Jack remains on medication for his seizures in addition to medication for other aspects of his condition. Jack has been cared for at Monument Health Rapid City Hospital’s Pediatric Intensive Care Unit for respiratory distress related to viral illnesses and has fought his way through some tough times. He is the happiest boy, even on days when you can tell he doesn’t feel well. He takes everything like a champ and is always up for snuggles with mom or dad.
Jack is a sweet boy, known as Jack-Jack by caregivers. Despite being non-verbal, he actively communicates with others through sound and movement. He loves music and enjoys being sung to. He also loves counting, which is very calming to him. Unlike many kids his age, Jack loves to brush his teeth and go to school. He also enjoys swimming, especially as it gets warmer, and isn’t shy about letting anyone know how happy he is.
Raylan Murphy is a playful 9-year-old boy who was born with a congenital heart defect called Tetralogy of Fallot with absent pulmonary valve. This rare birth defect affects the flow of blood through the heart. Additionally, Raylan receives nutrition through a feeding tube because his airway was too narrow and collapsed — he previously required a tracheostomy tube to assist with breathing for six years.
Raylan was also born without his left kidney, which means he must stay well-hydrated, and his parents must be alert to any medications that can affect the kidneys. He is also immunocompromised, so anytime he gets sick — even if it’s just a common cold — it’s likely he will need a hospital stay for nebulizer treatments and supplemental oxygen. Raylan has had his fair share of hospital admissions to the Pediatric Unit at Rapid City Hospital, mostly for respiratory concerns, and has had many cardiac surgeries.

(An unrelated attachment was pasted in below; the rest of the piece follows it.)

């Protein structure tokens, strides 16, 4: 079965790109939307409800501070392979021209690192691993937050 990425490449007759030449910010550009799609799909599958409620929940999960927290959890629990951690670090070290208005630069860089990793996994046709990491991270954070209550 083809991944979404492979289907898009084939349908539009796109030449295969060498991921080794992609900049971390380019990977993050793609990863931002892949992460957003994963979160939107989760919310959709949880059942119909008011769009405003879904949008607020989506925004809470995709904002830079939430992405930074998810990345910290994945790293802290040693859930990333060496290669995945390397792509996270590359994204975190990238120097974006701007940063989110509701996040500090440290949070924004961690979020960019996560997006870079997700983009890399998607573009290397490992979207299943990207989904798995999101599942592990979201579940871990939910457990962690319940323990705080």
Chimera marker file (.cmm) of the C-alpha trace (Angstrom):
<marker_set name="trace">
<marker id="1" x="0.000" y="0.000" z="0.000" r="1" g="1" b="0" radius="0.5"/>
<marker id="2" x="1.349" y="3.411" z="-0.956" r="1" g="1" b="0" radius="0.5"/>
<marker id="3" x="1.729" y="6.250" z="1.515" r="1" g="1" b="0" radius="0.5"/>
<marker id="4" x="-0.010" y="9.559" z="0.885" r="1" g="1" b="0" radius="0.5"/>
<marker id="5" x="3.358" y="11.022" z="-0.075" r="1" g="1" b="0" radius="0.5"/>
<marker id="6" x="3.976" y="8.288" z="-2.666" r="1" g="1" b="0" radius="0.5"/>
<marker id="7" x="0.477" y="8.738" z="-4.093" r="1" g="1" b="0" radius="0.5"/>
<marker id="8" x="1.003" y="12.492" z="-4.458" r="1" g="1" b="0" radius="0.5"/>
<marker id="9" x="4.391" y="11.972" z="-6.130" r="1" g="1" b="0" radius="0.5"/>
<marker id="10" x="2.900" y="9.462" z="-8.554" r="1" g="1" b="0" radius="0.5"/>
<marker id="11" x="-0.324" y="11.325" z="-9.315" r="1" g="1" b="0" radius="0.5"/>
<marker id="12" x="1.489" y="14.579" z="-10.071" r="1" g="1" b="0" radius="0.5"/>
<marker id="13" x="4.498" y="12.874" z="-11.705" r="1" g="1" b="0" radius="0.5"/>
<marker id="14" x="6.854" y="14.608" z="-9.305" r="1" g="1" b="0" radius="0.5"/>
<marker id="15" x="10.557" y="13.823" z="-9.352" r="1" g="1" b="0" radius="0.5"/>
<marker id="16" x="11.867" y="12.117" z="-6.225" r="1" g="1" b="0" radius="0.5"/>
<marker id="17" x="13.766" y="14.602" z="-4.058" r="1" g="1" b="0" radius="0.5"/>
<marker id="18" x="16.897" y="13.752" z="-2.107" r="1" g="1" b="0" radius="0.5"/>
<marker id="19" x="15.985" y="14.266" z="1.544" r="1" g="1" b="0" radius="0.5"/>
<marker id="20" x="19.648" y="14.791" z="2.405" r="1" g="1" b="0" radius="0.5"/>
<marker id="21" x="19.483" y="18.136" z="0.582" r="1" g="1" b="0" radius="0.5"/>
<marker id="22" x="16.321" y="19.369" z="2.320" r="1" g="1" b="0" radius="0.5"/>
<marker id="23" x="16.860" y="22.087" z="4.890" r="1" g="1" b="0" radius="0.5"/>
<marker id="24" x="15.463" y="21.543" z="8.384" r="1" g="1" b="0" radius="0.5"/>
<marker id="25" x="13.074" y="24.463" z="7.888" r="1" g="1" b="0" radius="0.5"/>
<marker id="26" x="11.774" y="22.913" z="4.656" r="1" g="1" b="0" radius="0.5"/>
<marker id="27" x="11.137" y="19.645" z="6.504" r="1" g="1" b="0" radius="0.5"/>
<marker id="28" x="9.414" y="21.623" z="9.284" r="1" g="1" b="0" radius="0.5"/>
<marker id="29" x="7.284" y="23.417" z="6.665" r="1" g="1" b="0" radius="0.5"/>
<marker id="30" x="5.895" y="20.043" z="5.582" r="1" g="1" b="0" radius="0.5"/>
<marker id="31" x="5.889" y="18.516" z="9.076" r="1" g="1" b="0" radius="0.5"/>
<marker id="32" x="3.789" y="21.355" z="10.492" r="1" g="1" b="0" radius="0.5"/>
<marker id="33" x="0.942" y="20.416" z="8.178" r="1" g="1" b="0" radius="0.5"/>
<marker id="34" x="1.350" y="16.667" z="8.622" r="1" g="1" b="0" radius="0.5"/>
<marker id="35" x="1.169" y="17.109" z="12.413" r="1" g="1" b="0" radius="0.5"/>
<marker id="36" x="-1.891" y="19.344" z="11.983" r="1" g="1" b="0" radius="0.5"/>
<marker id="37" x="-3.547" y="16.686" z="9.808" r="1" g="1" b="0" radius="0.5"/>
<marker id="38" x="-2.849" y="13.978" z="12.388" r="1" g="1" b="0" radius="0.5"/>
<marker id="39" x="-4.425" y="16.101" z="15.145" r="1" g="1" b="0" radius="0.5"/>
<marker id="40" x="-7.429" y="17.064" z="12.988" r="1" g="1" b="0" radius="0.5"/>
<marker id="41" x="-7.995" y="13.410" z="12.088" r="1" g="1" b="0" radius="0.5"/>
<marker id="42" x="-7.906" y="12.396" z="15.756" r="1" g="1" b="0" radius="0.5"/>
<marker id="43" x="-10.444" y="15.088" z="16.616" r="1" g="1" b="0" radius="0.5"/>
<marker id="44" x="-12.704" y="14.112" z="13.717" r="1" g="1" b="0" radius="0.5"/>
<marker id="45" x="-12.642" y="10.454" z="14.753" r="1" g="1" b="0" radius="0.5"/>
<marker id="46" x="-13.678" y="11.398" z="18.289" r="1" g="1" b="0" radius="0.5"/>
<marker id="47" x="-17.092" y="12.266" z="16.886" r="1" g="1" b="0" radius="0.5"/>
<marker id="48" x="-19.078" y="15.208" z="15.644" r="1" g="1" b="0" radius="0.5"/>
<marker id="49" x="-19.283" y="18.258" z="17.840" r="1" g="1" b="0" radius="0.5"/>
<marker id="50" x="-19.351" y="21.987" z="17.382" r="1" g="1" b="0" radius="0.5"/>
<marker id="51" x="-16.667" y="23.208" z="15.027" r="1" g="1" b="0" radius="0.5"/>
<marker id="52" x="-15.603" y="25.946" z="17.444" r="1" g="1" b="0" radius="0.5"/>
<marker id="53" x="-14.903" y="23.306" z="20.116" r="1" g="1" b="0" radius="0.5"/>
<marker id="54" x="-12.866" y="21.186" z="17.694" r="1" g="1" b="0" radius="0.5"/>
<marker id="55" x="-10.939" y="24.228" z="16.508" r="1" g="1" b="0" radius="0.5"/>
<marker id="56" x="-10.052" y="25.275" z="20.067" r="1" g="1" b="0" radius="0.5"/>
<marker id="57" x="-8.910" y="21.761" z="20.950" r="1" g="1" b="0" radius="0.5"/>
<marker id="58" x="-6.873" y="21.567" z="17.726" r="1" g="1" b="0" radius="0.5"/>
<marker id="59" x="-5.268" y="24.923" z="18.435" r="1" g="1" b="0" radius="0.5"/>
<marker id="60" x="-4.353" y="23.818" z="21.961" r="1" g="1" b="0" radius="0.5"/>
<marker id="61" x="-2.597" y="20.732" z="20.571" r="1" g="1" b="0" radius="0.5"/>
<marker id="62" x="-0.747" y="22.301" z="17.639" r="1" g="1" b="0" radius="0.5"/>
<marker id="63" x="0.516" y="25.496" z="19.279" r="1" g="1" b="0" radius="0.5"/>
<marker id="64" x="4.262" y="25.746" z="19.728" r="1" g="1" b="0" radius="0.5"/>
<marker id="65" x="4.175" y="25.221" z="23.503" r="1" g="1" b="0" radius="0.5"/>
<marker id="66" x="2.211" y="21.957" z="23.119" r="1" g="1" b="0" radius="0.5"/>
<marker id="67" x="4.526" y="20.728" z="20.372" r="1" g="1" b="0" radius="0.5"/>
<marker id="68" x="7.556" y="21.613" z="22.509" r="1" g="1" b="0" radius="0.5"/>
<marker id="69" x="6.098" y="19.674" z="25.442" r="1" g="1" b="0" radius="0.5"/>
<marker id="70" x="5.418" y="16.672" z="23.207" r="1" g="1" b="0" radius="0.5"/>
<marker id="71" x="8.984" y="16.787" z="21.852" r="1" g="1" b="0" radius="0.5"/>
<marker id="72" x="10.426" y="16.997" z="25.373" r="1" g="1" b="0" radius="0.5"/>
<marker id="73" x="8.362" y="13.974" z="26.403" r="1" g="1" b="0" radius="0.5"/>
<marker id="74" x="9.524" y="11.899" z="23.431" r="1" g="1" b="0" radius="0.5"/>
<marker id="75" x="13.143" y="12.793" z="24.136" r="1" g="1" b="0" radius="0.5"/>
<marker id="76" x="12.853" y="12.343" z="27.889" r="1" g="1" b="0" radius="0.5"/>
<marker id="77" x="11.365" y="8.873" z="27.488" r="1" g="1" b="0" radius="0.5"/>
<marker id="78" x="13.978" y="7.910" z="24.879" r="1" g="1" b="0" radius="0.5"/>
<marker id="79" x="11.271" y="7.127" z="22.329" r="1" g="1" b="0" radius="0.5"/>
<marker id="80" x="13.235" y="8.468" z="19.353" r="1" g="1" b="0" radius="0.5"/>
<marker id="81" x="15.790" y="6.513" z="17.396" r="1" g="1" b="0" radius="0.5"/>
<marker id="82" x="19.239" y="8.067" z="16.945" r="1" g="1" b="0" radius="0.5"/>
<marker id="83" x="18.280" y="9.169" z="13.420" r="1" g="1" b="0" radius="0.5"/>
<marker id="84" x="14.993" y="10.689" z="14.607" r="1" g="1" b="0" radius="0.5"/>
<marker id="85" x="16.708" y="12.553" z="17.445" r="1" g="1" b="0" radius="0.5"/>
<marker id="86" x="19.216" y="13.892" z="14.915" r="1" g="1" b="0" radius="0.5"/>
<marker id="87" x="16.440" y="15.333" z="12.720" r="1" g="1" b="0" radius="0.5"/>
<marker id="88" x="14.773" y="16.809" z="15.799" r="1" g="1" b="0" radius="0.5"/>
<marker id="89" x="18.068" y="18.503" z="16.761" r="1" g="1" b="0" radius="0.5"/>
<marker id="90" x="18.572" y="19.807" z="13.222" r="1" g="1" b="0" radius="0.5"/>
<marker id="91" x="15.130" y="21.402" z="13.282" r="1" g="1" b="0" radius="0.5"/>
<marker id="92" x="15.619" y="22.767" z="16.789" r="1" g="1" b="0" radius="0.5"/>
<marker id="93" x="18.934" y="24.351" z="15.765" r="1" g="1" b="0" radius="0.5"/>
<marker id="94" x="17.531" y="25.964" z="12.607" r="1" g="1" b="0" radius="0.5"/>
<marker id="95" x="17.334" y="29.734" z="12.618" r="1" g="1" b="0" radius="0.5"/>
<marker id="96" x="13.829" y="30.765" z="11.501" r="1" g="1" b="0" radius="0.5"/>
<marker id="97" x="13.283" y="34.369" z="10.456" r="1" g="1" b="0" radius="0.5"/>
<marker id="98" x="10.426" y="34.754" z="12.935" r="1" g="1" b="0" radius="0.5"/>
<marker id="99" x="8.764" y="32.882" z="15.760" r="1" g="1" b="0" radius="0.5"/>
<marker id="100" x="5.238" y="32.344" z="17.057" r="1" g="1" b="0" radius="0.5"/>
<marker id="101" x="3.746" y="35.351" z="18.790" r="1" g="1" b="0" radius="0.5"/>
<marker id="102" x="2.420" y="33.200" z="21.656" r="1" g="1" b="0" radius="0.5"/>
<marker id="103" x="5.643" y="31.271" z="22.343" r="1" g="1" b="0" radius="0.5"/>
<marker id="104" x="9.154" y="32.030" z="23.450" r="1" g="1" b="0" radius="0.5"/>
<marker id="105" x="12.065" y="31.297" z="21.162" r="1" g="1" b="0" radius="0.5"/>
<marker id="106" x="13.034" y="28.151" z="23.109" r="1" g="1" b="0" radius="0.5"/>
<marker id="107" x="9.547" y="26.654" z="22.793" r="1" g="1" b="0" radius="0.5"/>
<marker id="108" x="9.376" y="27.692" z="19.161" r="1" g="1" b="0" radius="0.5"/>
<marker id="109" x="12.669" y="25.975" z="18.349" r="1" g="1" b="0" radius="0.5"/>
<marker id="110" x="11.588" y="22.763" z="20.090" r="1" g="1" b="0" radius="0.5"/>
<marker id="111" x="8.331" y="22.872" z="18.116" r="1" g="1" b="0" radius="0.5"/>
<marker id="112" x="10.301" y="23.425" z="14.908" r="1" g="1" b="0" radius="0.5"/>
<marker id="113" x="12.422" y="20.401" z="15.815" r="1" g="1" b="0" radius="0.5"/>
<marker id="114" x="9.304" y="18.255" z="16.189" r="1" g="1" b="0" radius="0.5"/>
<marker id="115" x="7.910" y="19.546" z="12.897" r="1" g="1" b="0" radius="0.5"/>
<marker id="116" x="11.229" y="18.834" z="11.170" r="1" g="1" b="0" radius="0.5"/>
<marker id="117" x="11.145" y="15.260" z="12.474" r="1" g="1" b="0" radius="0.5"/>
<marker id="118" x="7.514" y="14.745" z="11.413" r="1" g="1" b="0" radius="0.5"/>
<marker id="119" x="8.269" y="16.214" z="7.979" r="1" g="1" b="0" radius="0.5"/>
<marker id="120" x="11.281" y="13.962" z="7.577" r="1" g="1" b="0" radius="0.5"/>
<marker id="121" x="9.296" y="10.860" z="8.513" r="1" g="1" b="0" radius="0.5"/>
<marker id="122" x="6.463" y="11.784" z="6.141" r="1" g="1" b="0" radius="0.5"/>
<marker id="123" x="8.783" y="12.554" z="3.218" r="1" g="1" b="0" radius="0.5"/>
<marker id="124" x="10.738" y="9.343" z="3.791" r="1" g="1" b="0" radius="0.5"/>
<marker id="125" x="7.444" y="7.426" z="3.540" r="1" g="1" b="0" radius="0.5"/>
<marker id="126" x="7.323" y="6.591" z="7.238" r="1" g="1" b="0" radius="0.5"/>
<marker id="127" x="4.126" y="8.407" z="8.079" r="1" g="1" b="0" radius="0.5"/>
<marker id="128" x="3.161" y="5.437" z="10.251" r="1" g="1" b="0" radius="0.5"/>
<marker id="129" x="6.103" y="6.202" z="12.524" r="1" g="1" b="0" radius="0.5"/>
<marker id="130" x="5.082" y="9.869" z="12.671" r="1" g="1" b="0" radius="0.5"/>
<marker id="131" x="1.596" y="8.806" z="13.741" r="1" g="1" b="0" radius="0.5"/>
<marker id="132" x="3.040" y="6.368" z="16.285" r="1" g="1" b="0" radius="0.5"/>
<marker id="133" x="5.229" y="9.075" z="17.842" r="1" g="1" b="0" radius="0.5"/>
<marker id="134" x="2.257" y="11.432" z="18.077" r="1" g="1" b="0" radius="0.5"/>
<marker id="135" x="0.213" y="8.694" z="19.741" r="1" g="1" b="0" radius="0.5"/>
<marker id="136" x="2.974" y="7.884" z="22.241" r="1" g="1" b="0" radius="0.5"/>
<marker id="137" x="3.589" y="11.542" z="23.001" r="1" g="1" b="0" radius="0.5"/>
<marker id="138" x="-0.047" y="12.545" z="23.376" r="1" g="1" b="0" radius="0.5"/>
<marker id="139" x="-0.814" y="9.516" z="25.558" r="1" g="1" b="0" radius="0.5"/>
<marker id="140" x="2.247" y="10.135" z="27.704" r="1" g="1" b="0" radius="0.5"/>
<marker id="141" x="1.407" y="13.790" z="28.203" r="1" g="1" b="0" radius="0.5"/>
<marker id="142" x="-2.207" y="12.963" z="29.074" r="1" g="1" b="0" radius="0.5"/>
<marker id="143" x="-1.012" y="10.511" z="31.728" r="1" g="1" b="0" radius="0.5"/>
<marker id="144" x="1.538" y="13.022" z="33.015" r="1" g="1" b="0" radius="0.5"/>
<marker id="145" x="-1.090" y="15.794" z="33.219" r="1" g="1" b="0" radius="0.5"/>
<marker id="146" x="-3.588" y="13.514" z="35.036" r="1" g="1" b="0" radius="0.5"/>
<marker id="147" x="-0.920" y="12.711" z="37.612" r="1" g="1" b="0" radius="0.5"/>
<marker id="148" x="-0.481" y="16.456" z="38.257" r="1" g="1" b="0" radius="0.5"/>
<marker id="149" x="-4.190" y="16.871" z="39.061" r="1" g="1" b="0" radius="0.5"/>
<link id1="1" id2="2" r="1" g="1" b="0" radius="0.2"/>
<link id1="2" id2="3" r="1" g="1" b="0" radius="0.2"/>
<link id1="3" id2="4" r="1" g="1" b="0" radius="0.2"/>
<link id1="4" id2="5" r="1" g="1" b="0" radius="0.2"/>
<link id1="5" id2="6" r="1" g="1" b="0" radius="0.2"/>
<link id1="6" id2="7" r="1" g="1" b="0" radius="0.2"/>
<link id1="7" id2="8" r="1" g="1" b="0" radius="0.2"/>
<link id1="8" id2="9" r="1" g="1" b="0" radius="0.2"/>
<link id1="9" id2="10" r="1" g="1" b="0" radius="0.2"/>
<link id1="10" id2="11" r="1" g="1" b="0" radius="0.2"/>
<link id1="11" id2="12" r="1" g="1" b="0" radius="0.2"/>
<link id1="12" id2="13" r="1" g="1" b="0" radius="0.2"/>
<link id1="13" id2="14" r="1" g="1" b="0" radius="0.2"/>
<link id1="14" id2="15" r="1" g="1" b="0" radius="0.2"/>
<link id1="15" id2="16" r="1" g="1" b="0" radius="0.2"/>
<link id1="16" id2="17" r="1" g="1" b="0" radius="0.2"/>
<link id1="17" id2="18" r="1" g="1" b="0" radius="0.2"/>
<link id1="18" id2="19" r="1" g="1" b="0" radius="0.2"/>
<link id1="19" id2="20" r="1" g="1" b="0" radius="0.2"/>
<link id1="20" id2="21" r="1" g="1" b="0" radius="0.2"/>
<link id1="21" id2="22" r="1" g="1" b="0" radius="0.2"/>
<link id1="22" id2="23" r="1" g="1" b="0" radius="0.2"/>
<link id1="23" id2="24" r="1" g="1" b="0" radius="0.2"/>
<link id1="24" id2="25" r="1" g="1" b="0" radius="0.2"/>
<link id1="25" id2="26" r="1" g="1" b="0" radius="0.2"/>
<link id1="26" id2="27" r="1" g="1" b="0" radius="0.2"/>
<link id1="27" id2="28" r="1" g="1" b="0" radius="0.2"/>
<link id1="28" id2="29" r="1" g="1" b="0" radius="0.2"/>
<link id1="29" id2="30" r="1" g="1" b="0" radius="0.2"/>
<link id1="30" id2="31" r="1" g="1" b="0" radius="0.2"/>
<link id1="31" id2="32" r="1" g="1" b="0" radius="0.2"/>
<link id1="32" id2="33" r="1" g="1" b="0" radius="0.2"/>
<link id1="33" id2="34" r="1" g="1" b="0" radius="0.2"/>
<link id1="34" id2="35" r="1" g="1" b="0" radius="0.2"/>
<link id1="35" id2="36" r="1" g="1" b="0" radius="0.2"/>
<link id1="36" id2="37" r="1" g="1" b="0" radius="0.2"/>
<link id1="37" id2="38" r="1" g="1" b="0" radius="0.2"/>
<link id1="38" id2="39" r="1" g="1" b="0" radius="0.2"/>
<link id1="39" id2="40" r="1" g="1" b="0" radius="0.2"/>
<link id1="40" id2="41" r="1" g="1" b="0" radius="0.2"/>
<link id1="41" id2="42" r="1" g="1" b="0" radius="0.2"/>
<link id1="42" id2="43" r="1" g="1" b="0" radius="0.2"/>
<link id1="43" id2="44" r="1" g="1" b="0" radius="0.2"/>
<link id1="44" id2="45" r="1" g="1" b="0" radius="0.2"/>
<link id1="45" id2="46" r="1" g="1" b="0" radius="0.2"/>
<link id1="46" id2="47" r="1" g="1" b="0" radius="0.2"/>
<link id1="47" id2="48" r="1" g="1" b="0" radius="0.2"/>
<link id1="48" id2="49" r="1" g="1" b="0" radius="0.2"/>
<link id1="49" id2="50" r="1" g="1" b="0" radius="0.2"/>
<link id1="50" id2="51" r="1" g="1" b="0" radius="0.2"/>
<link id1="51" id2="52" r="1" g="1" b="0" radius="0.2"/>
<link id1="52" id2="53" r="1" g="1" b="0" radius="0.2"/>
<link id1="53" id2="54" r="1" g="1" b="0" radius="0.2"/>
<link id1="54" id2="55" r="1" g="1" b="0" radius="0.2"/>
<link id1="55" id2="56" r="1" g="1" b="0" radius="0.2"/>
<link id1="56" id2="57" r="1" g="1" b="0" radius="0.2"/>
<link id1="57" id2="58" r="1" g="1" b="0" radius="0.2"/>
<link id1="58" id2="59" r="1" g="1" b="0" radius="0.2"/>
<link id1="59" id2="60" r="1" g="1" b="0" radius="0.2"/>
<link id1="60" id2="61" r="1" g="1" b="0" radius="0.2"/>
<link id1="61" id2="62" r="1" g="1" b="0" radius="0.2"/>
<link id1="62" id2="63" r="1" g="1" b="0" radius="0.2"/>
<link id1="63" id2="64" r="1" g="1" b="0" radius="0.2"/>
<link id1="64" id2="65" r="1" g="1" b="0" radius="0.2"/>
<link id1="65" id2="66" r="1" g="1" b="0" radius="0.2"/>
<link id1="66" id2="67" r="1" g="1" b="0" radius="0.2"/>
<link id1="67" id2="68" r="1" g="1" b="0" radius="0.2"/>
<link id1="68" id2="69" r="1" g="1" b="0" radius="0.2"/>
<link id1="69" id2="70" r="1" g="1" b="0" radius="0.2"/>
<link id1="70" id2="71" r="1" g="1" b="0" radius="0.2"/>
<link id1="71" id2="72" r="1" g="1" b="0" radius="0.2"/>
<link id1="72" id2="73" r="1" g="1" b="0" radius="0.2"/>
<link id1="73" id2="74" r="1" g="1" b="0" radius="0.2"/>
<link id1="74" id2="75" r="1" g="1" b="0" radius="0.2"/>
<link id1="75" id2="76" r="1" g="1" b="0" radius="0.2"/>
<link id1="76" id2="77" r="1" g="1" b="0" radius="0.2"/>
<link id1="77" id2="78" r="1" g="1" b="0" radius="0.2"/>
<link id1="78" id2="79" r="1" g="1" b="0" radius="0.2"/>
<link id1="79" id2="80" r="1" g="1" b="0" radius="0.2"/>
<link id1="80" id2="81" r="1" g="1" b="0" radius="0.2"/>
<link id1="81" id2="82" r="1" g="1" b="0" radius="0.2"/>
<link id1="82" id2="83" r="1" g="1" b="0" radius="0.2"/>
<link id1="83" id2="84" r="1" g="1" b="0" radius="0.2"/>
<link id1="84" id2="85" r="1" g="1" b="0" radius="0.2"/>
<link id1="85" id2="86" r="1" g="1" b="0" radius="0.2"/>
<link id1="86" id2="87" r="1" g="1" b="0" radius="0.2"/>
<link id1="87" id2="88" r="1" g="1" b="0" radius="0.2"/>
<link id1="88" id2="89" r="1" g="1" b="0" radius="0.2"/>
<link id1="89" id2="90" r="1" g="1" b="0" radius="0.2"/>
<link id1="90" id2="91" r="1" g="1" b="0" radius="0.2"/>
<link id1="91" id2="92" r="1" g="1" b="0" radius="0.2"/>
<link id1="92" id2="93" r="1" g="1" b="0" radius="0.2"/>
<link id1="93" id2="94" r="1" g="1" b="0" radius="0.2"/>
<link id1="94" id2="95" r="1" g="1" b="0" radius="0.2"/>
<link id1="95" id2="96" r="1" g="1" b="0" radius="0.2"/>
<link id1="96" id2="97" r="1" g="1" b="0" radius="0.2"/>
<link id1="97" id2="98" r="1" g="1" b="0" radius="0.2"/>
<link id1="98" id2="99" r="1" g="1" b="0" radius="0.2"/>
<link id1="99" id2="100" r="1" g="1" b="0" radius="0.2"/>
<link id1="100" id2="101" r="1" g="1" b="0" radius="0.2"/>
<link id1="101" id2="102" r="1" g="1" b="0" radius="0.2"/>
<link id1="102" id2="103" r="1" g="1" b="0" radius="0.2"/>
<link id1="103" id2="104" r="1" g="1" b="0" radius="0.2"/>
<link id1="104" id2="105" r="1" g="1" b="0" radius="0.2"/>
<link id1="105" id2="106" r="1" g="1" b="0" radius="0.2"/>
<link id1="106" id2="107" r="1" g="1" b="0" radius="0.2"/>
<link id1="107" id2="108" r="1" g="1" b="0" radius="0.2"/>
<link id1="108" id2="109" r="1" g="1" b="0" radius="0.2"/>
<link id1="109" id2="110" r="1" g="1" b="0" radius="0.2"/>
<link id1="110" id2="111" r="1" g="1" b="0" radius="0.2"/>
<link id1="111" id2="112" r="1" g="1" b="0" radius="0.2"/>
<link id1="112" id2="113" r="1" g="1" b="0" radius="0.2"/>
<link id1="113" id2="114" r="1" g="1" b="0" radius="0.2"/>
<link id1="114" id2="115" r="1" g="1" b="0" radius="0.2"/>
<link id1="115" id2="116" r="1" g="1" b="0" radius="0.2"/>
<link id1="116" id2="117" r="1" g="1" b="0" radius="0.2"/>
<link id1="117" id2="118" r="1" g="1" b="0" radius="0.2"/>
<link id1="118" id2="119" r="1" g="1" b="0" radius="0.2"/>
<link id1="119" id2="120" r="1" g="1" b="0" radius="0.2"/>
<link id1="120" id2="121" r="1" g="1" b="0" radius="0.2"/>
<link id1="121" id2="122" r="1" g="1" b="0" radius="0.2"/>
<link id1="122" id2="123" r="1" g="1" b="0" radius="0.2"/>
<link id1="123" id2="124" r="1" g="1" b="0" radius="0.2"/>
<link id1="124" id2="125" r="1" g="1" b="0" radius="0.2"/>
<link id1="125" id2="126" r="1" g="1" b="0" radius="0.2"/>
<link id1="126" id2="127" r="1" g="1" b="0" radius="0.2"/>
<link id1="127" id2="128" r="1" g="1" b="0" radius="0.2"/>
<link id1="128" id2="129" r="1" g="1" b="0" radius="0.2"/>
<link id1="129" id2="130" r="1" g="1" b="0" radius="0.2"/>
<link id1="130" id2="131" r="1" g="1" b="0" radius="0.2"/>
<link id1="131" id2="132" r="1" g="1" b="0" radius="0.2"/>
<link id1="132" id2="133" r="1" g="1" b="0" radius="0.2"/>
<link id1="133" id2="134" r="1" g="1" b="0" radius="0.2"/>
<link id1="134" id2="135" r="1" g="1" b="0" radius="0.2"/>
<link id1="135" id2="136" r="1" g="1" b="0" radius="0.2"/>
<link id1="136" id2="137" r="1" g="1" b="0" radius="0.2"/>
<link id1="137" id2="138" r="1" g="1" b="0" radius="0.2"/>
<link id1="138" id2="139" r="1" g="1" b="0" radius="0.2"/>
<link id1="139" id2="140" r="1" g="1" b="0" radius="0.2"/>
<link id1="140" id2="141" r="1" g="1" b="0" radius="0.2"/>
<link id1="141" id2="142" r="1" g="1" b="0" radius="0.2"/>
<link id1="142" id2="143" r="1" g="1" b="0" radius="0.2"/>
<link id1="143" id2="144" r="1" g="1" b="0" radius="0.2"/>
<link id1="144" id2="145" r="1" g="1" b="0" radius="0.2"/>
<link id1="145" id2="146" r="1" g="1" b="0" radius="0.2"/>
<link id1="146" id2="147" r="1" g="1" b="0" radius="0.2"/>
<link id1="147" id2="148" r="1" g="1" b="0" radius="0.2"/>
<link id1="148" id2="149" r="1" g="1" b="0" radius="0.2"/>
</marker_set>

Raylan is developmentally delayed but he is incredibly happy and friendly, and loves making others smile. He enjoys being with his little sister, spending time outside and music and dancing. His favorite places to be are at the lake or the beach, and he loves helping to reel in the day’s catch when his family goes fishing.
Brandon was born in 2005 with an inherited disorder called Bruton’s Disease. This condition, which occurs most often in boys, prevents the body from producing antibodies — the body’s defense against bacteria and viruses.
The treatment for Bruton’s Disease is monthly intravenous immunoglobulin, or IVIG, infusions in order to bolster the immune system. IVIG is a therapy that is prepared using the antibodies taken from donated plasma, and cannot be produced synthetically. It can take thousands of healthy donors to generate enough antibodies for each treatment. Brandon has been coming to the Pediatric Unit at Rapid City Hospital for his IVIG treatments once a month since he was 5 years old.
Brandon knows his condition comes with risks, but he’s adamant that others have it worse — he’s a positive young man, and is very easy going about needing monthly infusions. Like many teenagers his age, he enjoys playing video games, but also loves fishing, hunting and bowling.
Brynlee Palmer was a little girl with a big personality, who was born with a rare genetic disorder that affected most of the systems in her body. Because of this, she had more than 15 surgeries on her eyes, GI tract, spine and other areas. She was also hard of hearing and required the use of hearing aids. Brynlee was developmentally delayed and had to be fed by tube.
She was hospitalized many times, and everyone in the Rapid City Hospital Pediatric Unit enjoyed spending time around this special girl. Brynlee received one of her ear surgeries at Monument Health, as well as emergency adjustment of her feeding tube.
Brynlee lived much longer than physicians believed she would, and she was loved by everyone who knew her. She loved light-up toys and Christmas lights, and enjoyed lying by the tree and gazing up at the lights. Her favorite place to be however, was on her uncle’s boat and floating on the lake.